Comorbidity - Arthritis is more Troublesome Than Parkinson’s
Arthritis is more trouble than Parkinson's - one man's story
To provide a general understanding of Parkinson's and arthritis, this article includes information of a medical nature. It should not be used as a substitute for advice from a medical practitioner.
We, at Spring Chicken, have been discussing comorbidity, that is, a medical condition existing simultaneously but independently with another condition in a patient. We were looking at the weight to be attached to the various conditions and how they impacted upon the life of the patient.
There's nothing like discussing illness, particularly one's own, for raising the spirits. In my case, I have 3 main conditions to contend with. Probably the one that gives me the least trouble is a chest problem which renders me vulnerable to bacterial chest infections. It is presently well controlled and is not at all debilitating.
However, I do not allow myself to be complacent about it. I am all too aware that an estimated 40000 people in the U.K. die each year from the impact of air pollution. A statistic which does not offer comfort to those with weak chests!
The "big" condition that has attached itself to me is Parkinson's disease. Living with Parkinson’s for 5 years has let me know that it is certainly a degenerative condition beyond the normal wear and tear. It has slowed me down and made me clumsy. I do not propose to recite the nature of the plethora of irritations that it proposes, because that is not the purpose of this article.
The impact of Parkinson's on my daily life has been substantial, but surprisingly, it has not been the most troublesome.
That accolade belongs to Arthritis, which has affected my hands. Sadly, a common complaint among people with Arthritis.
About 2 to 3 years ago, I developed pain in the base of my right thumb at the point where it meets the index finger. At first, I put it down to my carrying a rucksack and slotting it between my thumb and index finger.
That analysis was proved wrong as the disability spread to both hands.
The X-rays proved that I had Osteoarthritis, a common type of Arthritis. It caused problems because it limited my flexibility whilst being painful. The only remedy offered was painkillers in the form of cream to be applied. It was of little help.
By some stroke of luck, about 6 months ago, on a review of my medication generally, my GP suggested a referral to the Hand Clinic. There, it was confirmed to me that I had osteoarthritis. I was referred for physiotherapy.
The physiotherapist was excellent.
She gave me some splints to prevent the wrong muscles from taking inappropriate strain. Within 2 weeks my grip strength in my right hand had improved by 20%. I also suffer less pain. I am due for a further check-up shortly.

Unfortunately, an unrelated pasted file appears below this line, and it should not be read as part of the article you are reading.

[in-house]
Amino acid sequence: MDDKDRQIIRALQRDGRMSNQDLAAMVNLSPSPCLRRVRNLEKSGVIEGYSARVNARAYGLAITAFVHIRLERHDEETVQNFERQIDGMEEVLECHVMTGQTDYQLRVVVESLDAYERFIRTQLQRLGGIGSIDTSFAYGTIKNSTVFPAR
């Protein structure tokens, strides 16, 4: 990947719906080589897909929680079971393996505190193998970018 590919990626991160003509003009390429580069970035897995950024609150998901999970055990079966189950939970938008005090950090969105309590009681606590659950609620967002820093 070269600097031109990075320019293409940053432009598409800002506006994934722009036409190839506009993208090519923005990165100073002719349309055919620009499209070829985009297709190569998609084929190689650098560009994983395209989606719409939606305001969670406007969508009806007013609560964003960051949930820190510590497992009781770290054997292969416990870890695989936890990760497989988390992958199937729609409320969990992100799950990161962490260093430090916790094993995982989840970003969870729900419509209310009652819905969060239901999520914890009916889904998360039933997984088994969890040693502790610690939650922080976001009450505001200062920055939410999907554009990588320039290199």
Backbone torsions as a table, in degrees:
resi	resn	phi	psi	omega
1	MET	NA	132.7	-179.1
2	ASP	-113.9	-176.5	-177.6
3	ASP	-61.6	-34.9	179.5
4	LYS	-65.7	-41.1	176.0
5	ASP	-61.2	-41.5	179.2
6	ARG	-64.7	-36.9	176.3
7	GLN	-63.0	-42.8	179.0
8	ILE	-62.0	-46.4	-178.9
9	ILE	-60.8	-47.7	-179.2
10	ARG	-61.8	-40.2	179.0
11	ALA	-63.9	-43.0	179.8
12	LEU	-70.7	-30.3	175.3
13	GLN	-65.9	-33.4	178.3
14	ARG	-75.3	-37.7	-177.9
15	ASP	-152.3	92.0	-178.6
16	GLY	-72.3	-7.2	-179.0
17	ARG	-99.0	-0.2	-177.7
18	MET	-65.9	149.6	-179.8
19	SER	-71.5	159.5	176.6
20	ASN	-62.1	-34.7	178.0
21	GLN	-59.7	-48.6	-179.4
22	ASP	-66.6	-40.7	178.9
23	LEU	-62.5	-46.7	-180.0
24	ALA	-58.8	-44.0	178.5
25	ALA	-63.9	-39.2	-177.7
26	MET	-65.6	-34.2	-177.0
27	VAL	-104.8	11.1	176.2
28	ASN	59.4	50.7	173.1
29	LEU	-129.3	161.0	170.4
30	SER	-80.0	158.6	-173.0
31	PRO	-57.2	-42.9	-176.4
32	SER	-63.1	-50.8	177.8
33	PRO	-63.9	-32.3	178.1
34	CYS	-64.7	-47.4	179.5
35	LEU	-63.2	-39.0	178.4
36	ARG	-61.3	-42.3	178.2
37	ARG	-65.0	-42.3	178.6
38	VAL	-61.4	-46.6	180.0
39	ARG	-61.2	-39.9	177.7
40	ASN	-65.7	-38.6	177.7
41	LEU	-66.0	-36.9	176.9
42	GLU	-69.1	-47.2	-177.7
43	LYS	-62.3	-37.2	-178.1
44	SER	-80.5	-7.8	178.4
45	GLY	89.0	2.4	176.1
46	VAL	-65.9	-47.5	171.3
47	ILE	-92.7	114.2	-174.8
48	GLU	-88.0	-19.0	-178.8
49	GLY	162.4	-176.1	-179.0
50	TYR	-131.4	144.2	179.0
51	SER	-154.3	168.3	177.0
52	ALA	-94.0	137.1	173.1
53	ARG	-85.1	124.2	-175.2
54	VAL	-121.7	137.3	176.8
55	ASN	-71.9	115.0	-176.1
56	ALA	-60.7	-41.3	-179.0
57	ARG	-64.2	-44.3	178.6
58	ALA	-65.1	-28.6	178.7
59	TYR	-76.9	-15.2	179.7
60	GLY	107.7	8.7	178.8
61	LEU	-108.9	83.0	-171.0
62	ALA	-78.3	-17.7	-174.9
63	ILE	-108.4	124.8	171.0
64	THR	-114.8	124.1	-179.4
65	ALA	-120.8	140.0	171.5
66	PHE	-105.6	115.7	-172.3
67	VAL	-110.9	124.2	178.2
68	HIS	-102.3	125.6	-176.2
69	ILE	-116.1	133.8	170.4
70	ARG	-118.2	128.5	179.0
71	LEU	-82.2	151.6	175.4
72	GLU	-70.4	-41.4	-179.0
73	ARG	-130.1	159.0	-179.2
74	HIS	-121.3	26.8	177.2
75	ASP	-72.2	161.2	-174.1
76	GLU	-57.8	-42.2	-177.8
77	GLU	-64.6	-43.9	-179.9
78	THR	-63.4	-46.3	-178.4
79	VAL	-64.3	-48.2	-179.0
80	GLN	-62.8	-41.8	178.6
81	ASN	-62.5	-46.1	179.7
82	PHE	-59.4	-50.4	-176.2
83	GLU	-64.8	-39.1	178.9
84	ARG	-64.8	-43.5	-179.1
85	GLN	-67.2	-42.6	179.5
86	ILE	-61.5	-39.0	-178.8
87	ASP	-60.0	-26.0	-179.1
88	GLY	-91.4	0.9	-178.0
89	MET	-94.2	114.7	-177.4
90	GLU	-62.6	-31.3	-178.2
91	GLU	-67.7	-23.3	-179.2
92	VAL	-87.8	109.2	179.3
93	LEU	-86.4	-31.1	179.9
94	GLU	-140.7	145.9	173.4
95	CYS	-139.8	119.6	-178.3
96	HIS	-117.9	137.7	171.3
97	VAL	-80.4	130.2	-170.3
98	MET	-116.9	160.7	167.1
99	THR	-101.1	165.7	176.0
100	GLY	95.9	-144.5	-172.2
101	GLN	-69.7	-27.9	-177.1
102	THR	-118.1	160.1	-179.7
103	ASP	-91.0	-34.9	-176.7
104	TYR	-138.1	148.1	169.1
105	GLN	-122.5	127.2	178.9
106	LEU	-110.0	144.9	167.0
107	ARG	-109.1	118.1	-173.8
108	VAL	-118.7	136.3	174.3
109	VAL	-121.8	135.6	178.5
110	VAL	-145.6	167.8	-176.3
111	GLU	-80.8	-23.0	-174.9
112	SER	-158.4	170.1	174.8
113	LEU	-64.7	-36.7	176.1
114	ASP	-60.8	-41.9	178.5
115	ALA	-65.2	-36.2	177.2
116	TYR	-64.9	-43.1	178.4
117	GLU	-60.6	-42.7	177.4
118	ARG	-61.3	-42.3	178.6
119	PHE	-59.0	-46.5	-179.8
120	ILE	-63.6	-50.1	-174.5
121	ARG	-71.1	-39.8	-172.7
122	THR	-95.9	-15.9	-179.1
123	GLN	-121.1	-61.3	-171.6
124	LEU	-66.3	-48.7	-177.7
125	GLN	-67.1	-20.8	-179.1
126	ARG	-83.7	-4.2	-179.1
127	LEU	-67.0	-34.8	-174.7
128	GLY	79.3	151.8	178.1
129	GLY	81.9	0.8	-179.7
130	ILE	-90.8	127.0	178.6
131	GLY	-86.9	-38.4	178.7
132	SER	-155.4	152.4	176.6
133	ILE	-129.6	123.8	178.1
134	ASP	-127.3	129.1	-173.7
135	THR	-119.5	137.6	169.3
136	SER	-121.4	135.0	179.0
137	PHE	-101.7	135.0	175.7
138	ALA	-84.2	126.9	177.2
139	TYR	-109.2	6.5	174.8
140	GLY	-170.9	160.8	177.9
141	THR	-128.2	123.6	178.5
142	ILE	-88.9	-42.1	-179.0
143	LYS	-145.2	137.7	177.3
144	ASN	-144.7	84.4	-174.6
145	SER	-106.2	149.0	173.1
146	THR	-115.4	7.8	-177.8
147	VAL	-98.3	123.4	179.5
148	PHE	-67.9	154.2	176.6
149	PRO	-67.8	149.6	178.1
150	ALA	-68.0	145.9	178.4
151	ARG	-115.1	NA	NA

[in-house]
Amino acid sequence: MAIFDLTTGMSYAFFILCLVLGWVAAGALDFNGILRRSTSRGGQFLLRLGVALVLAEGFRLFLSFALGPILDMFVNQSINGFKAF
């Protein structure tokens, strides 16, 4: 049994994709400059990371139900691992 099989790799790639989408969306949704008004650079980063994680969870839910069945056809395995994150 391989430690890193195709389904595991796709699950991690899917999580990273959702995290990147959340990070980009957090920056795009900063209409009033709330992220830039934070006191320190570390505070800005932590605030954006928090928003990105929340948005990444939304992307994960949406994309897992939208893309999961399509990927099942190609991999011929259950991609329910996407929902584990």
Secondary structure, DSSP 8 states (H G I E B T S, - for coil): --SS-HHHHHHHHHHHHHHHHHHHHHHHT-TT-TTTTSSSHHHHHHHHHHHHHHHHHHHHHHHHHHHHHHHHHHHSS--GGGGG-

The consultant thought that my osteoarthritis seemed very aggressive and erosive and he referred me to a Rheumatologist.
This doctor agreed but was not sure whether the condition had burnt itself out. It seems that my responses to his examination of my hands showed that I was feeling little or no pain.
He gave me a steroid injection in my backside. This is to remove inflammation so he can make a measured decision. If the condition is still alive, I understand there is treatment available.
So, our hands are so important to us that any trouble with them can be more troubling than more substantial conditions.
What I have learnt is that a referral to the Hand Clinic is invaluable. Many apparent lost causes can be improved.
- Tony Gregory
What is comorbidity?
It's a good thing to be aware of when you go see your GP. The medical term "comorbidity" describes the existence of more than one disease or condition within your body at once.
Medical professionals use this to both understand and explain how these various aspects may affect you physically, mentally - even though they might not interact with each other. The term comorbidity (sometimes called coexisting) refers specifically to an individual having multiple, usually long-term chronic illnesses that live alongside each other rather than being completely independent of them.
For example, if you have high blood pressure and then get diagnosed with diabetes, then diabetes becomes a comorbidity. This is important as it can affect your care package for both conditions and it is always important to make sure the care professionals are aware of both comorbid conditions.
Comorbidities are on the increase with more and more people developing at least one comorbidity.
- The 5 most common conditions are
- High cholesterol (hyperlipidaemia)
- Rheumatoid arthritis
- Chronic pulmonary disease (CPD)
Life with Parkinson's and arthritis is not easy, but it is manageable. There are many helpful treatments and strategies available to make life easier. It is crucial to communicate with health professionals about your conditions and any changes as soon as they happen.
As with most medical situations the sooner the problem is identified the quicker it can be rectified. With the right treatment plan and support system in place, people with these conditions can live happy, full lives.